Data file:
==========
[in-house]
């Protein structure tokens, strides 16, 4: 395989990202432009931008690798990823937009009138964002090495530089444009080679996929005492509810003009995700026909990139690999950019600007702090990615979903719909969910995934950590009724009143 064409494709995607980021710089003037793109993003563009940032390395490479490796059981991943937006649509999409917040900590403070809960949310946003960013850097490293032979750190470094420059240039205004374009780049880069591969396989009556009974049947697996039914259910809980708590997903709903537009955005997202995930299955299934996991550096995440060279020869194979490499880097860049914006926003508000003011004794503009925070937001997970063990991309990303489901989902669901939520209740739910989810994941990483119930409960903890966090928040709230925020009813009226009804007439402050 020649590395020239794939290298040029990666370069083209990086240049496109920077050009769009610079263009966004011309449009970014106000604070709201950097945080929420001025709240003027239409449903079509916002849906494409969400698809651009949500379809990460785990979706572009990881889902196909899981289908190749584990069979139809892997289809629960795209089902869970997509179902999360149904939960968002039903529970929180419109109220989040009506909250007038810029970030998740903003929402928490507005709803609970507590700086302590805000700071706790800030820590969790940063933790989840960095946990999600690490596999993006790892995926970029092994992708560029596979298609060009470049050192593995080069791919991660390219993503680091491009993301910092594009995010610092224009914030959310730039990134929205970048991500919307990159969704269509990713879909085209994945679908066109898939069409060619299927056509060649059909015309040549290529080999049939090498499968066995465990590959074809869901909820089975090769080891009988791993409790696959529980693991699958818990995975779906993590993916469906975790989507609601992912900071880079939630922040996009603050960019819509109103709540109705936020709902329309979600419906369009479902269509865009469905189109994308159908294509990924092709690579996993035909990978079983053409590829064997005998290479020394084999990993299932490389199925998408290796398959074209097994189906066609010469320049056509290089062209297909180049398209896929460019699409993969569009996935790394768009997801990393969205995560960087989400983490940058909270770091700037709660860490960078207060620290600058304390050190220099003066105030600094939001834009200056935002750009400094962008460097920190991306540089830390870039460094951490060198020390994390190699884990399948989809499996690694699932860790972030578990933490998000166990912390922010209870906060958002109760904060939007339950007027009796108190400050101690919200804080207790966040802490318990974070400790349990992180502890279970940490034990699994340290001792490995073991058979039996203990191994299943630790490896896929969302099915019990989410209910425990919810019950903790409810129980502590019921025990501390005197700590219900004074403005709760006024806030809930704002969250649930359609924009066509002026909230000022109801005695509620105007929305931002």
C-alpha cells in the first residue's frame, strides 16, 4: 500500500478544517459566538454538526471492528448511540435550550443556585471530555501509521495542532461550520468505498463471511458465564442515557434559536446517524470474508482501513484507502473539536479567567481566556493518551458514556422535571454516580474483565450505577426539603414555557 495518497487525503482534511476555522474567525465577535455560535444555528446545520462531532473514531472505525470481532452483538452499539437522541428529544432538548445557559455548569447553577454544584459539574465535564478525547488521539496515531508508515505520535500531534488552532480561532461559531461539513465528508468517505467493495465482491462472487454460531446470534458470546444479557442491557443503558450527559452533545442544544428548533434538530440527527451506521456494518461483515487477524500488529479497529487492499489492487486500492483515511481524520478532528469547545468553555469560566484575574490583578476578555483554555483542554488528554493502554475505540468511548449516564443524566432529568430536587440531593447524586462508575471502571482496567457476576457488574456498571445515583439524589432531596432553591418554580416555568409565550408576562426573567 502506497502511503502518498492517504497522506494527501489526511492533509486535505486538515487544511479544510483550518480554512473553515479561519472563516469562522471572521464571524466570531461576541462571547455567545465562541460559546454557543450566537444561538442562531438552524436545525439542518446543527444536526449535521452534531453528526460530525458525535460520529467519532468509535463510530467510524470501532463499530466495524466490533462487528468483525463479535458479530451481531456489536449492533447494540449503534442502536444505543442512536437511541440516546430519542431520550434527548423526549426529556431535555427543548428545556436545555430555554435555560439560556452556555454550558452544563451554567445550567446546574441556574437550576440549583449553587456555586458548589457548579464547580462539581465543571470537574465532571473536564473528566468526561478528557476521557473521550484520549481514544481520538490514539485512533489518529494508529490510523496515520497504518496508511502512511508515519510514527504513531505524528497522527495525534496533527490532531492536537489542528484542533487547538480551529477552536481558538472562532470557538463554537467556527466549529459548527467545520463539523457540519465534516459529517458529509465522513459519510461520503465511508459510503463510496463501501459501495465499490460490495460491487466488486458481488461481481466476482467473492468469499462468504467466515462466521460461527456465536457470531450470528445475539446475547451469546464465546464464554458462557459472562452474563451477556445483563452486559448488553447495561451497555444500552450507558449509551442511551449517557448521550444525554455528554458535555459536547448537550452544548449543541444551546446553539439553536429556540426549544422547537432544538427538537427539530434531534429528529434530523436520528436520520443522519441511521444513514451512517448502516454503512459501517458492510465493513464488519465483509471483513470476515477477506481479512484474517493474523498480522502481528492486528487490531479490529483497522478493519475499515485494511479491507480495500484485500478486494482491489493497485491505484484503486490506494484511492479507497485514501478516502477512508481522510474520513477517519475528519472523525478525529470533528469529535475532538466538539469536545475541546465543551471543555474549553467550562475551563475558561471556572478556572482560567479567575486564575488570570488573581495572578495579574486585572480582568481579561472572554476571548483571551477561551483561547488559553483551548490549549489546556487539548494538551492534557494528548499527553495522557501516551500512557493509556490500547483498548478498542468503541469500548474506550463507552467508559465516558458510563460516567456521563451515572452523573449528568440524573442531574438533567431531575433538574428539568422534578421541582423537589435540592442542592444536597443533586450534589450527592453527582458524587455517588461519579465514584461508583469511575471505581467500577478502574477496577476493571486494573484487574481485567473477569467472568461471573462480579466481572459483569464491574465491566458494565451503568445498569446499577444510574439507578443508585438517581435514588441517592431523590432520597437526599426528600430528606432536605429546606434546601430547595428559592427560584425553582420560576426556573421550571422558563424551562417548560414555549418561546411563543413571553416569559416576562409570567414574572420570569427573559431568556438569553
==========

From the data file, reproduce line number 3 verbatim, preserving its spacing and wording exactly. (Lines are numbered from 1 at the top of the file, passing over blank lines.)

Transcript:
C-alpha cells in the first residue's frame, strides 16, 4: 500500500478544517459566538454538526471492528448511540435550550443556585471530555501509521495542532461550520468505498463471511458465564442515557434559536446517524470474508482501513484507502473539536479567567481566556493518551458514556422535571454516580474483565450505577426539603414555557 495518497487525503482534511476555522474567525465577535455560535444555528446545520462531532473514531472505525470481532452483538452499539437522541428529544432538548445557559455548569447553577454544584459539574465535564478525547488521539496515531508508515505520535500531534488552532480561532461559531461539513465528508468517505467493495465482491462472487454460531446470534458470546444479557442491557443503558450527559452533545442544544428548533434538530440527527451506521456494518461483515487477524500488529479497529487492499489492487486500492483515511481524520478532528469547545468553555469560566484575574490583578476578555483554555483542554488528554493502554475505540468511548449516564443524566432529568430536587440531593447524586462508575471502571482496567457476576457488574456498571445515583439524589432531596432553591418554580416555568409565550408576562426573567 502506497502511503502518498492517504497522506494527501489526511492533509486535505486538515487544511479544510483550518480554512473553515479561519472563516469562522471572521464571524466570531461576541462571547455567545465562541460559546454557543450566537444561538442562531438552524436545525439542518446543527444536526449535521452534531453528526460530525458525535460520529467519532468509535463510530467510524470501532463499530466495524466490533462487528468483525463479535458479530451481531456489536449492533447494540449503534442502536444505543442512536437511541440516546430519542431520550434527548423526549426529556431535555427543548428545556436545555430555554435555560439560556452556555454550558452544563451554567445550567446546574441556574437550576440549583449553587456555586458548589457548579464547580462539581465543571470537574465532571473536564473528566468526561478528557476521557473521550484520549481514544481520538490514539485512533489518529494508529490510523496515520497504518496508511502512511508515519510514527504513531505524528497522527495525534496533527490532531492536537489542528484542533487547538480551529477552536481558538472562532470557538463554537467556527466549529459548527467545520463539523457540519465534516459529517458529509465522513459519510461520503465511508459510503463510496463501501459501495465499490460490495460491487466488486458481488461481481466476482467473492468469499462468504467466515462466521460461527456465536457470531450470528445475539446475547451469546464465546464464554458462557459472562452474563451477556445483563452486559448488553447495561451497555444500552450507558449509551442511551449517557448521550444525554455528554458535555459536547448537550452544548449543541444551546446553539439553536429556540426549544422547537432544538427538537427539530434531534429528529434530523436520528436520520443522519441511521444513514451512517448502516454503512459501517458492510465493513464488519465483509471483513470476515477477506481479512484474517493474523498480522502481528492486528487490531479490529483497522478493519475499515485494511479491507480495500484485500478486494482491489493497485491505484484503486490506494484511492479507497485514501478516502477512508481522510474520513477517519475528519472523525478525529470533528469529535475532538466538539469536545475541546465543551471543555474549553467550562475551563475558561471556572478556572482560567479567575486564575488570570488573581495572578495579574486585572480582568481579561472572554476571548483571551477561551483561547488559553483551548490549549489546556487539548494538551492534557494528548499527553495522557501516551500512557493509556490500547483498548478498542468503541469500548474506550463507552467508559465516558458510563460516567456521563451515572452523573449528568440524573442531574438533567431531575433538574428539568422534578421541582423537589435540592442542592444536597443533586450534589450527592453527582458524587455517588461519579465514584461508583469511575471505581467500577478502574477496577476493571486494573484487574481485567473477569467472568461471573462480579466481572459483569464491574465491566458494565451503568445498569446499577444510574439507578443508585438517581435514588441517592431523590432520597437526599426528600430528606432536605429546606434546601430547595428559592427560584425553582420560576426556573421550571422558563424551562417548560414555549418561546411563543413571553416569559416576562409570567414574572420570569427573559431568556438569553